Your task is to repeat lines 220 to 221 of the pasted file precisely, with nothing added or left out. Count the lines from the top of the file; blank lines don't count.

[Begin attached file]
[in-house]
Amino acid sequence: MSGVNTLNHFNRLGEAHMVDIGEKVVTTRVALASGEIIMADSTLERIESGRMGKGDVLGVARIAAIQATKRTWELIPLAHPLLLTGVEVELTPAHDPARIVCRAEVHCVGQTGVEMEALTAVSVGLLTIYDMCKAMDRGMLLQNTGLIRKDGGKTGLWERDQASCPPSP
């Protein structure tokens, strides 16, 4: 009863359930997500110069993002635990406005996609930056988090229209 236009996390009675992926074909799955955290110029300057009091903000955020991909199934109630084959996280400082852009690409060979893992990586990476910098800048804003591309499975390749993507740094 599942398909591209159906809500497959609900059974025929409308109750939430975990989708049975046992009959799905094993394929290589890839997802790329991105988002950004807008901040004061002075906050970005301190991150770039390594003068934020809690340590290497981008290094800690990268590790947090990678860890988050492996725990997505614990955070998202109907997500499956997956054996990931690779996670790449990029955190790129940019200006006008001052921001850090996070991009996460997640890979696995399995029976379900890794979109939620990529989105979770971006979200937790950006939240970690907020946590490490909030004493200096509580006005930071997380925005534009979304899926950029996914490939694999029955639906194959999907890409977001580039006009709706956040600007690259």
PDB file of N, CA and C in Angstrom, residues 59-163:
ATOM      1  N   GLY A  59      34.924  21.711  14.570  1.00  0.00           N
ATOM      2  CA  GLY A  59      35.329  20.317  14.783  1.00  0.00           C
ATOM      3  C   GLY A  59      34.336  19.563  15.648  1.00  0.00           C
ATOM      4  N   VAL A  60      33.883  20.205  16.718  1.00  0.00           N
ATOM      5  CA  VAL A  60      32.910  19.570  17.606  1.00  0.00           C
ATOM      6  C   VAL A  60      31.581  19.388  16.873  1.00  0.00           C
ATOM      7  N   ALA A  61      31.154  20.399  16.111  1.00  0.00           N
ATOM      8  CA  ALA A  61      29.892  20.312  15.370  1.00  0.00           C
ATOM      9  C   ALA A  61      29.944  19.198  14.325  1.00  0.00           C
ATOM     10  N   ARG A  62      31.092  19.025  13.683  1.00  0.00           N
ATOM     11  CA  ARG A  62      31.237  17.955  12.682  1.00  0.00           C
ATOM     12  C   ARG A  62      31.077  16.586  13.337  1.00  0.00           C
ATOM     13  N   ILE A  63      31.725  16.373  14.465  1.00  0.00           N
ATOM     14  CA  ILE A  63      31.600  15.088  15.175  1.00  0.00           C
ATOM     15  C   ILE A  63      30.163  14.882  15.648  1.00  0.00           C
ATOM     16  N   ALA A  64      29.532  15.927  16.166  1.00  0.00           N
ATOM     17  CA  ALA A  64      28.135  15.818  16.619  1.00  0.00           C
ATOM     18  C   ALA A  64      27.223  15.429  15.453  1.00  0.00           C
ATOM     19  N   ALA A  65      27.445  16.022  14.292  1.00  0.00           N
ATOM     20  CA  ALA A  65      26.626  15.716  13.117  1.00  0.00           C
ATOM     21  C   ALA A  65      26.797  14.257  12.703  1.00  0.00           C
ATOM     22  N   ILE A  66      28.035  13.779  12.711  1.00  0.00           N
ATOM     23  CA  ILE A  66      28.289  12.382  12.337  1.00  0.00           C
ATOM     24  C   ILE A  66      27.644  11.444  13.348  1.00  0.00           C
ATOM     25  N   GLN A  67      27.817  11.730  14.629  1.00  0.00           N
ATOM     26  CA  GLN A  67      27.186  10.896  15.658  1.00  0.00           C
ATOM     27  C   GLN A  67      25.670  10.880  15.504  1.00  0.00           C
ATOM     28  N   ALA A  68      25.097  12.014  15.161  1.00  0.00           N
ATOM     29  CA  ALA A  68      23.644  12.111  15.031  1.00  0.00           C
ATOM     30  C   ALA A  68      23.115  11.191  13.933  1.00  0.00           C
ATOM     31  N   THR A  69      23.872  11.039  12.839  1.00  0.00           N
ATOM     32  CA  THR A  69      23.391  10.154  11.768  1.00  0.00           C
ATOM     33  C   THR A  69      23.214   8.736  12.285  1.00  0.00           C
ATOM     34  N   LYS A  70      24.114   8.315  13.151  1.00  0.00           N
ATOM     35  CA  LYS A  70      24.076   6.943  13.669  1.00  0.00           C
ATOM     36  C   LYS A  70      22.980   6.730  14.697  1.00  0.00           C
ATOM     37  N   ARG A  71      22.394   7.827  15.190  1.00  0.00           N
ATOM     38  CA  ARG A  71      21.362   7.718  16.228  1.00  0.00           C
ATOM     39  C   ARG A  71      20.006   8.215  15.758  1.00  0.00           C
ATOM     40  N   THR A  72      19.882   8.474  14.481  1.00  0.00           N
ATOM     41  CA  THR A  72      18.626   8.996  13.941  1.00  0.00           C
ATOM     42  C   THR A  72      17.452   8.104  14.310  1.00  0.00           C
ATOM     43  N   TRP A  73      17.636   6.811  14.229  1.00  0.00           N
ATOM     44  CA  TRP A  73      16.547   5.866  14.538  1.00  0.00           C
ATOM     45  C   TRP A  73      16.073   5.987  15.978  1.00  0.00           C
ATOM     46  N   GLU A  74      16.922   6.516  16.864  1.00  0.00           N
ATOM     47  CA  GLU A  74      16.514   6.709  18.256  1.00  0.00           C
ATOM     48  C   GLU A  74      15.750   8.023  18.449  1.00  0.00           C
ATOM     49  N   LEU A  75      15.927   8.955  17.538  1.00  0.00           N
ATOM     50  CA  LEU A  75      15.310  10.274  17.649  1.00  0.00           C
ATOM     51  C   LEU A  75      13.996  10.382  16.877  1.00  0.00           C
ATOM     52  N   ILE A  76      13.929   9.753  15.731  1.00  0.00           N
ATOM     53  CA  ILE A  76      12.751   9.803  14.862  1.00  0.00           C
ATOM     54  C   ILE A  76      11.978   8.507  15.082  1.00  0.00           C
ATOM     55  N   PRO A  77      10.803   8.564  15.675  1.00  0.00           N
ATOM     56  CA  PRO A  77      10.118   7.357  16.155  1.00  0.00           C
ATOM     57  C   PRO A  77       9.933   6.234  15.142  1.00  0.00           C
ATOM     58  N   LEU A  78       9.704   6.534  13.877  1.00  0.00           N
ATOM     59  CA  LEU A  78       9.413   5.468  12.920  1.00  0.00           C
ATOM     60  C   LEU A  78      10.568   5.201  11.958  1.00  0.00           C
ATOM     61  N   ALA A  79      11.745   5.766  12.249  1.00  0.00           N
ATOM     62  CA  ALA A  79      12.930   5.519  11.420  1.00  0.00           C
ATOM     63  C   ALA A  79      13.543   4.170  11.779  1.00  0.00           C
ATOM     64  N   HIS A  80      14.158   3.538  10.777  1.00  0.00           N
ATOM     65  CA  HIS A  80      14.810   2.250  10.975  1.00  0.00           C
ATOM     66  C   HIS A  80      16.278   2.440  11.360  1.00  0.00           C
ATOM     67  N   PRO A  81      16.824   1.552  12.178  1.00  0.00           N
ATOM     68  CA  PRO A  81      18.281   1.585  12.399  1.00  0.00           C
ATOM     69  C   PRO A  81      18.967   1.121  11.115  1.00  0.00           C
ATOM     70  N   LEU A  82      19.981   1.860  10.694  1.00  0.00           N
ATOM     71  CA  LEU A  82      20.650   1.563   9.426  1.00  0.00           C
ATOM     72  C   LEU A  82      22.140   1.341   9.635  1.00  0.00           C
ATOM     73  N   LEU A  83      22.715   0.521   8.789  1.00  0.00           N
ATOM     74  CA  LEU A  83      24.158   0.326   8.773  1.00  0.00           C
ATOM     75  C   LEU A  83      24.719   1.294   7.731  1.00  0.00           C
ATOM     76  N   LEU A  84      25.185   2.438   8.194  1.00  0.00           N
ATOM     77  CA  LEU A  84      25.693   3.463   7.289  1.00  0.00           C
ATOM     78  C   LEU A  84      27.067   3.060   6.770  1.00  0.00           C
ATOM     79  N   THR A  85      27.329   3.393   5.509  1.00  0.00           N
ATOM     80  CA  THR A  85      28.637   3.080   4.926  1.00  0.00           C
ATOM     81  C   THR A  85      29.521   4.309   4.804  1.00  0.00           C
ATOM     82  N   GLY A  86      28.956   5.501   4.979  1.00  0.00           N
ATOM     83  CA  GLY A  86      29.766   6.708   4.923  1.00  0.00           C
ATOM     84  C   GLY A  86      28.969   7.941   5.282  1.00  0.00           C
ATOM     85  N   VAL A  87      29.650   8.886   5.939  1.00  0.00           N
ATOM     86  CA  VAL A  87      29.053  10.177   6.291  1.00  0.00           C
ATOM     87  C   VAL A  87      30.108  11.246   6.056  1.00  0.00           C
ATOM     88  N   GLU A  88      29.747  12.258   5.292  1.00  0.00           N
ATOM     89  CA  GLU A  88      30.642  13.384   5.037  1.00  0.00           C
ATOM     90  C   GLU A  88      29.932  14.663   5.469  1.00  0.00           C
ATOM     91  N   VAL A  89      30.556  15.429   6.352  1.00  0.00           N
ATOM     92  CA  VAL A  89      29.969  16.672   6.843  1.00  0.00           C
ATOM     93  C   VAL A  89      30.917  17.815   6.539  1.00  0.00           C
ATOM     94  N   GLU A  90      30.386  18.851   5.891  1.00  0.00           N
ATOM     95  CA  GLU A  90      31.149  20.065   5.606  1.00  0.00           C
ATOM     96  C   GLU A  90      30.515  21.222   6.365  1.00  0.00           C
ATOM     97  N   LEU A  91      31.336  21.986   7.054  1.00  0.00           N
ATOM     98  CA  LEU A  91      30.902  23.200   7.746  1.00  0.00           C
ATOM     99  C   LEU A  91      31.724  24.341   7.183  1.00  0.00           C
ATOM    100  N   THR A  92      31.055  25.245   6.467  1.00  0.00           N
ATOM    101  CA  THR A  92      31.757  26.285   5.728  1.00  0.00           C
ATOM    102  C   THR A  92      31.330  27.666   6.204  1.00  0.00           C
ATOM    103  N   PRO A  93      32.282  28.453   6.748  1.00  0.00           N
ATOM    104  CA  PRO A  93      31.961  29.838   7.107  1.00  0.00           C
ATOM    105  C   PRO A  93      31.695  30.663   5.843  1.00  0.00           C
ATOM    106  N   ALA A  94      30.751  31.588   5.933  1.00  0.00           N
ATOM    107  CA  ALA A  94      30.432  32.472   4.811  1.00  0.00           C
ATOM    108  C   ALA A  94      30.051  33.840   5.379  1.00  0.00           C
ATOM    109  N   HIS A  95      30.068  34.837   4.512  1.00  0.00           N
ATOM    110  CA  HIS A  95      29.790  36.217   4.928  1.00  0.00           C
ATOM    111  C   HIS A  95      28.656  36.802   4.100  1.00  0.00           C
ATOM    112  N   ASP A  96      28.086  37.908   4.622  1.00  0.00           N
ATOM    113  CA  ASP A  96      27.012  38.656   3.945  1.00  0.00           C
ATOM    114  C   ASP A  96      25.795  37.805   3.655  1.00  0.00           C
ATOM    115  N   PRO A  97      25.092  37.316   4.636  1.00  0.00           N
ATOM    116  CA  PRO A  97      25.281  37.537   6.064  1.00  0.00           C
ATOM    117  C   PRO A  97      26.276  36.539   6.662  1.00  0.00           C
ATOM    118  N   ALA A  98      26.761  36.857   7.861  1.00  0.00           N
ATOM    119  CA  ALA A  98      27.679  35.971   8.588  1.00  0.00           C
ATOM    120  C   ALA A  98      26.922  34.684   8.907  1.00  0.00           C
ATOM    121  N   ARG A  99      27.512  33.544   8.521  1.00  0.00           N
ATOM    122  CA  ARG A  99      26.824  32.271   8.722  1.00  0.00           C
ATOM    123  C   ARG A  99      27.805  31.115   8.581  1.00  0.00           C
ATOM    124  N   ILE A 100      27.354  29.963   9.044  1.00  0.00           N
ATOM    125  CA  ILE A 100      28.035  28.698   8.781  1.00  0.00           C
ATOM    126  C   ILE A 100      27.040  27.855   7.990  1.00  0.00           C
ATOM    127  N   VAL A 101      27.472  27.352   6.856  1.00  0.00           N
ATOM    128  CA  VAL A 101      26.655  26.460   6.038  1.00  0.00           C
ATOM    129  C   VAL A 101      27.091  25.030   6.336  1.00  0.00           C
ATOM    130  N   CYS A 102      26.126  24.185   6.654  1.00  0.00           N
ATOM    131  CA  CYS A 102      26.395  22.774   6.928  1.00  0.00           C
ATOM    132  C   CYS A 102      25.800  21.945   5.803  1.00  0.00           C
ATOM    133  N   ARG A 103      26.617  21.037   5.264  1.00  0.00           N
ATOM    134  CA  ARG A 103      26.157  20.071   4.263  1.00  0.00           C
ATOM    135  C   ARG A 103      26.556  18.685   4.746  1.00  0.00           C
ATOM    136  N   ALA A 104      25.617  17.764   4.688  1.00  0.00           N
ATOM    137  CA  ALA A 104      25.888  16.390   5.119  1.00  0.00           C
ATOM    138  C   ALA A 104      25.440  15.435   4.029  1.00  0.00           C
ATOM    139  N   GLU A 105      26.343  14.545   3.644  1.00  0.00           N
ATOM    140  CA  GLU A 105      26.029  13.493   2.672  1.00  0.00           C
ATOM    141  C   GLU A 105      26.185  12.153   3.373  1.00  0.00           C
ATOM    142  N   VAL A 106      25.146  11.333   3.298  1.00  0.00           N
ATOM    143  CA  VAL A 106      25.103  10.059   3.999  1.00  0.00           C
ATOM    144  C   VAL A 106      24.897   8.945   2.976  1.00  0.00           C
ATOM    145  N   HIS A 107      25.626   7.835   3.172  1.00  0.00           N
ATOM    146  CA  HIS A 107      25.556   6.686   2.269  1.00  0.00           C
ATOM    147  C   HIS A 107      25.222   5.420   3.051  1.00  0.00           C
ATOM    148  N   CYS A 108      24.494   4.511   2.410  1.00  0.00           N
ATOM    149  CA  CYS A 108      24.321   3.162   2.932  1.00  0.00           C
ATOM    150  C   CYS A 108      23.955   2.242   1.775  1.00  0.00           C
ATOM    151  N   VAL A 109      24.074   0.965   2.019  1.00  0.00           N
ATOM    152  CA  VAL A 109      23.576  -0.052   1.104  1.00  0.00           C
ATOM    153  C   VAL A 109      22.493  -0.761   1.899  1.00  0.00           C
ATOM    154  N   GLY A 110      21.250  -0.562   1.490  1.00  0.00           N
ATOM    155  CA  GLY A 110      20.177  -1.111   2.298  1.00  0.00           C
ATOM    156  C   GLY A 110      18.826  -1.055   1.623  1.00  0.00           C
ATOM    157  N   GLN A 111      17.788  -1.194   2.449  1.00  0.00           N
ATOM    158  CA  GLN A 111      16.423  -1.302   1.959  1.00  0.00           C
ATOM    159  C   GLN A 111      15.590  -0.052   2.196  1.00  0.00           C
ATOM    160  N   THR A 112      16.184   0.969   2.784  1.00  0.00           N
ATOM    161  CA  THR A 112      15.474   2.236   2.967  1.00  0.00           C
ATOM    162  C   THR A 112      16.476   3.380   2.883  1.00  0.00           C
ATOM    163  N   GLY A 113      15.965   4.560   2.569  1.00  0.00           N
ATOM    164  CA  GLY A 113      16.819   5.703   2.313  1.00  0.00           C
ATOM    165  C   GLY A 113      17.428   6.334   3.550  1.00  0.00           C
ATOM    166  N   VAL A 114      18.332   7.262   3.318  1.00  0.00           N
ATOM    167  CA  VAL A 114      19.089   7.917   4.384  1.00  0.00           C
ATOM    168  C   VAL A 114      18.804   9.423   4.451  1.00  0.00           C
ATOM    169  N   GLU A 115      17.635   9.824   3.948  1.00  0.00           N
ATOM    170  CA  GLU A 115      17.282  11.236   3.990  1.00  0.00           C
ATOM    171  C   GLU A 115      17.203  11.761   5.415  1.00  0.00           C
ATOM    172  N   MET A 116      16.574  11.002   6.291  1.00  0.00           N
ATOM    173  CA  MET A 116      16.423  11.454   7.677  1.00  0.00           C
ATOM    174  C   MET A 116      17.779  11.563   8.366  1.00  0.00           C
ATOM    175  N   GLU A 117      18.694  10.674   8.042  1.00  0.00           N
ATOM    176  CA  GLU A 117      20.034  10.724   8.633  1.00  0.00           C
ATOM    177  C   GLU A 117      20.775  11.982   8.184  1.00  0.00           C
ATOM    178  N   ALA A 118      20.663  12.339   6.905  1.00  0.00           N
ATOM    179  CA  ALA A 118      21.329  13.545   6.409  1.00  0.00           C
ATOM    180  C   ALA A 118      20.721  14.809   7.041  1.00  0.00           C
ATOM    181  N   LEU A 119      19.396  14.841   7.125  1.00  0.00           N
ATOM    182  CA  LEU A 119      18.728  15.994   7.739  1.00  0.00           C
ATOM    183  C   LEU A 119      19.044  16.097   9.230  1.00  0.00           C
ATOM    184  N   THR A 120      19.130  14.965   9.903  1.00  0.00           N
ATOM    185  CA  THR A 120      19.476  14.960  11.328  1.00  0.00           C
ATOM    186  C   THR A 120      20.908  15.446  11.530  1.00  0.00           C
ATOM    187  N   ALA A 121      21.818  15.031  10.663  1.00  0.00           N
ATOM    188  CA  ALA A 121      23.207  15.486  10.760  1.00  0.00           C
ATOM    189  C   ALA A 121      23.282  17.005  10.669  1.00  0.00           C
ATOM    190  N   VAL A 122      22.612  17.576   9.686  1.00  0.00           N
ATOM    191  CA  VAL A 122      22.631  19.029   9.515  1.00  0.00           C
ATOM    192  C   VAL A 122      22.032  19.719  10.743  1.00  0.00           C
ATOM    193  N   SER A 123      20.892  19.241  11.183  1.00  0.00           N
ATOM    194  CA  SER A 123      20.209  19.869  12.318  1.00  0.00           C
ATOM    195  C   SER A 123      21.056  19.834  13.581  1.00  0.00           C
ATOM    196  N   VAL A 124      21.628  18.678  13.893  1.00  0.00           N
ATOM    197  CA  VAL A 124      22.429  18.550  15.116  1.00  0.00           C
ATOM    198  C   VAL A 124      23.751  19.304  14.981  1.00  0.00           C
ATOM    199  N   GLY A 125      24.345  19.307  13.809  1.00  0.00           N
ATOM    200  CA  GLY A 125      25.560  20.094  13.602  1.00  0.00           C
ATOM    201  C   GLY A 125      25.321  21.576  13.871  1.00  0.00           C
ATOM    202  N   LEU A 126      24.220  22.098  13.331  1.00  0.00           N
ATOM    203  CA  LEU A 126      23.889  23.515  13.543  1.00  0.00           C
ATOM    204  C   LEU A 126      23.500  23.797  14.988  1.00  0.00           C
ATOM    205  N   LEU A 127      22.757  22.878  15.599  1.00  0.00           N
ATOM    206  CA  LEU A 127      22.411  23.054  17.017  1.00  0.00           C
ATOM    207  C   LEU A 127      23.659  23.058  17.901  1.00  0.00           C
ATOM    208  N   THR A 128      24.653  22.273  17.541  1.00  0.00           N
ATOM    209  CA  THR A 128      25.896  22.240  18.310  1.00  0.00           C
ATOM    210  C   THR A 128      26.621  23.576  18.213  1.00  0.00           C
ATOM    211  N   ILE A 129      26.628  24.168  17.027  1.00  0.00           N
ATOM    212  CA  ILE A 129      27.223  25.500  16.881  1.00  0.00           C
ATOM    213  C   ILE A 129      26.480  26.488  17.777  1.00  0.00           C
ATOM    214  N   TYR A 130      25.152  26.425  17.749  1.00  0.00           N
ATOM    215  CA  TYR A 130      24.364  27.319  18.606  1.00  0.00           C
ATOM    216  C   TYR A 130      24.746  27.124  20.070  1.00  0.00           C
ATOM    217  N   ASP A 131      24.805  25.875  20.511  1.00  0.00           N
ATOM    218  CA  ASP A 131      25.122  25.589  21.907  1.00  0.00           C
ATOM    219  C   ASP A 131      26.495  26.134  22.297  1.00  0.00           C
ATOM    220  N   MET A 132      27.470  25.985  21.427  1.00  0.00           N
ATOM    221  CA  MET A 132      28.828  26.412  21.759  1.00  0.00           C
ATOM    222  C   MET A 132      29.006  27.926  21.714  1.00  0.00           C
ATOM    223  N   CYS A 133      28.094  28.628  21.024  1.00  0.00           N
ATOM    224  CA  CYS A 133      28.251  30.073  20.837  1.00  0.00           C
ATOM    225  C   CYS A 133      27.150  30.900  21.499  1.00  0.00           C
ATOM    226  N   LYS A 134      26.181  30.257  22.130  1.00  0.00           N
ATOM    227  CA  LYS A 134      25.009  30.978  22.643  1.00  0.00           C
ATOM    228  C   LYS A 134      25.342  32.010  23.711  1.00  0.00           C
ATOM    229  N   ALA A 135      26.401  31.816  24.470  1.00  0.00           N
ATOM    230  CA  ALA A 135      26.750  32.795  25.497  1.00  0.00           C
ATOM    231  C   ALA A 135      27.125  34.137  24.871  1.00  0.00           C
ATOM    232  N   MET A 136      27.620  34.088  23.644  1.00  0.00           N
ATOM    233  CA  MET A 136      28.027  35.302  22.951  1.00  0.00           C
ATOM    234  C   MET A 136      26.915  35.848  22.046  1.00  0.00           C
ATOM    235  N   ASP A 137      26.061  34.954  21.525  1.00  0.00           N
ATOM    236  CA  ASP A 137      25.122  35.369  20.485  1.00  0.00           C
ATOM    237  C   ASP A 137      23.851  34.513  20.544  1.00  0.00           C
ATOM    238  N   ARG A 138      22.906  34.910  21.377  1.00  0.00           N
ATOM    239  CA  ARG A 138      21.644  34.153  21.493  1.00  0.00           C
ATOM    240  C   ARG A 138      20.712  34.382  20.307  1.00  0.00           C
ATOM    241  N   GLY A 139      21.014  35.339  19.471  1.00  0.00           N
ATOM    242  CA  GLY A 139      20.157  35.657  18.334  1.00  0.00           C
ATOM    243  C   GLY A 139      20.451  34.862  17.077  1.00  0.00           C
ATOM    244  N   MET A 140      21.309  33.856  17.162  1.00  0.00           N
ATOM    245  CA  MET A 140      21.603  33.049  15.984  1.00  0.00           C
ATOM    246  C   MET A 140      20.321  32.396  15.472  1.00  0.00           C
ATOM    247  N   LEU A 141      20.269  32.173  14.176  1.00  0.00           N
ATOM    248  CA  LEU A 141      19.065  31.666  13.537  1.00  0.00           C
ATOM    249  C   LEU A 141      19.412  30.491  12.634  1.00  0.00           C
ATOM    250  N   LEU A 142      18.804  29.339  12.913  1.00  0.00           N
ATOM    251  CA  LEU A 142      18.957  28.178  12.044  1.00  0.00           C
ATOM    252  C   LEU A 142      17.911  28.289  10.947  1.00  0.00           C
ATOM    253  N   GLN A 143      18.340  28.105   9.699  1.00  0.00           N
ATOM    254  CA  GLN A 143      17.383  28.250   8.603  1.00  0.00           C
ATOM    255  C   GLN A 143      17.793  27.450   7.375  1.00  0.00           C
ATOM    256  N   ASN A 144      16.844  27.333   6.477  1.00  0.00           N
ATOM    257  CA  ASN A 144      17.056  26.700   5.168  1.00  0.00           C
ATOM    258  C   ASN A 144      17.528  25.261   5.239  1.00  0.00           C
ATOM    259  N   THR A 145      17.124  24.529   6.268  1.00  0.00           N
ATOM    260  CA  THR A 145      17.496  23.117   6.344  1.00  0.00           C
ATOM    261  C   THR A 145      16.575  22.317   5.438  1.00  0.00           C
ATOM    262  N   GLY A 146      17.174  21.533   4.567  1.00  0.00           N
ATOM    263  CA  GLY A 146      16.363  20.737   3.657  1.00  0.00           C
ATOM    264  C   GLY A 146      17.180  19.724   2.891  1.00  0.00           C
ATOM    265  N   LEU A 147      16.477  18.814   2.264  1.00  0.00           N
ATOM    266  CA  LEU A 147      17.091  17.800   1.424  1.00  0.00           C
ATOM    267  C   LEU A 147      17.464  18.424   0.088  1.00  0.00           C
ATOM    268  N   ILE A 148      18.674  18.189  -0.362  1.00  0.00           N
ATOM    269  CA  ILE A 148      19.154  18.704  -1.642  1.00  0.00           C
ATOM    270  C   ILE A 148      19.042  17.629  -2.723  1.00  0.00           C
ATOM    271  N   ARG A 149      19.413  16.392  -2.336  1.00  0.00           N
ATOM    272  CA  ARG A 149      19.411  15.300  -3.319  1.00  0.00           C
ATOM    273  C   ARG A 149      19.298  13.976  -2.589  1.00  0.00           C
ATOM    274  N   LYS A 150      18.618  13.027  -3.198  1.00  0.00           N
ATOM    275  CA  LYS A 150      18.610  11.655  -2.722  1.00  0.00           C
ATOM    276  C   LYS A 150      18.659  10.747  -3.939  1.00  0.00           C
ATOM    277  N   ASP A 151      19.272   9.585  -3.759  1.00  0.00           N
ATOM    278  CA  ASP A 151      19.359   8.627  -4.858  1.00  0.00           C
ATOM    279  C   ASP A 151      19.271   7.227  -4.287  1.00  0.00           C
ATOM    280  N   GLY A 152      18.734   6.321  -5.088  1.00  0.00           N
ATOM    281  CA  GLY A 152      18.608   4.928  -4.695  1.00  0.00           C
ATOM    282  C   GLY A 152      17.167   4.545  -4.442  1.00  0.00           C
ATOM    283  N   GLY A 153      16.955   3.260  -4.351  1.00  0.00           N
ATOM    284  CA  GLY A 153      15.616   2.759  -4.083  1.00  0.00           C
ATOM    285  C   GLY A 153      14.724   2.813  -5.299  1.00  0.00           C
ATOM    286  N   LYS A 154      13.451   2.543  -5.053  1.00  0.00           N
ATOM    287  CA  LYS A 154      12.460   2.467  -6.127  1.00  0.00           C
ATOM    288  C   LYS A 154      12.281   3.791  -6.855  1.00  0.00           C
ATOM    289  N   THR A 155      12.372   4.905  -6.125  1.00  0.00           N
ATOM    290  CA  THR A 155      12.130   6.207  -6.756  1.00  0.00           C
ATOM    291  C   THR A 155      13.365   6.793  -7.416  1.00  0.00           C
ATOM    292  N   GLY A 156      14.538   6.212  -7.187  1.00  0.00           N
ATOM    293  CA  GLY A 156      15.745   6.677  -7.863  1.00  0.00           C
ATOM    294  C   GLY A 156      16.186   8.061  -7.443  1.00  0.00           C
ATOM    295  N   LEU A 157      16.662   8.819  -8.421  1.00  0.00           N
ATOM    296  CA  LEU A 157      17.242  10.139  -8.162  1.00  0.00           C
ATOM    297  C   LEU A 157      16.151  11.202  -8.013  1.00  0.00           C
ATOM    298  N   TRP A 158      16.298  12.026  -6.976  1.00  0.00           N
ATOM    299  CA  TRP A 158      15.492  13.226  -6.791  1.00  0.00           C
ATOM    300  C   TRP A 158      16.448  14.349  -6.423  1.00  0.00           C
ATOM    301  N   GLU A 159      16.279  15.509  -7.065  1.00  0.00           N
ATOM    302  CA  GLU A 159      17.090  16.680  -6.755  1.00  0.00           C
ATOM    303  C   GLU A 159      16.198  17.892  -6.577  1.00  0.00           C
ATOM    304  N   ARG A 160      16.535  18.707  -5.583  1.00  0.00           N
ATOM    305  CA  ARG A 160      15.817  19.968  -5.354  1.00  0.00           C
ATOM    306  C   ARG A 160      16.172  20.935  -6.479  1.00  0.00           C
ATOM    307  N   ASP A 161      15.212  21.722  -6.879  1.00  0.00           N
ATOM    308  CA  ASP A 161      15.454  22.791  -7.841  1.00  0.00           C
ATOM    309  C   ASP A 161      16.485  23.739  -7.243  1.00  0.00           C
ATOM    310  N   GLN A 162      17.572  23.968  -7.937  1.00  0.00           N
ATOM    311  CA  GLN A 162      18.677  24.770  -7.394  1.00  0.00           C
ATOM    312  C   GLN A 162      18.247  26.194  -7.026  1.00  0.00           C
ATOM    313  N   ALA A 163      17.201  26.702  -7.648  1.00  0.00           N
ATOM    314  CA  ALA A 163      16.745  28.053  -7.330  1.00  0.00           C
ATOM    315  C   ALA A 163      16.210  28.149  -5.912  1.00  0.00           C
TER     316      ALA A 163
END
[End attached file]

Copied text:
ATOM    216  C   TYR A 130      24.746  27.124  20.070  1.00  0.00           C
ATOM    217  N   ASP A 131      24.805  25.875  20.511  1.00  0.00           N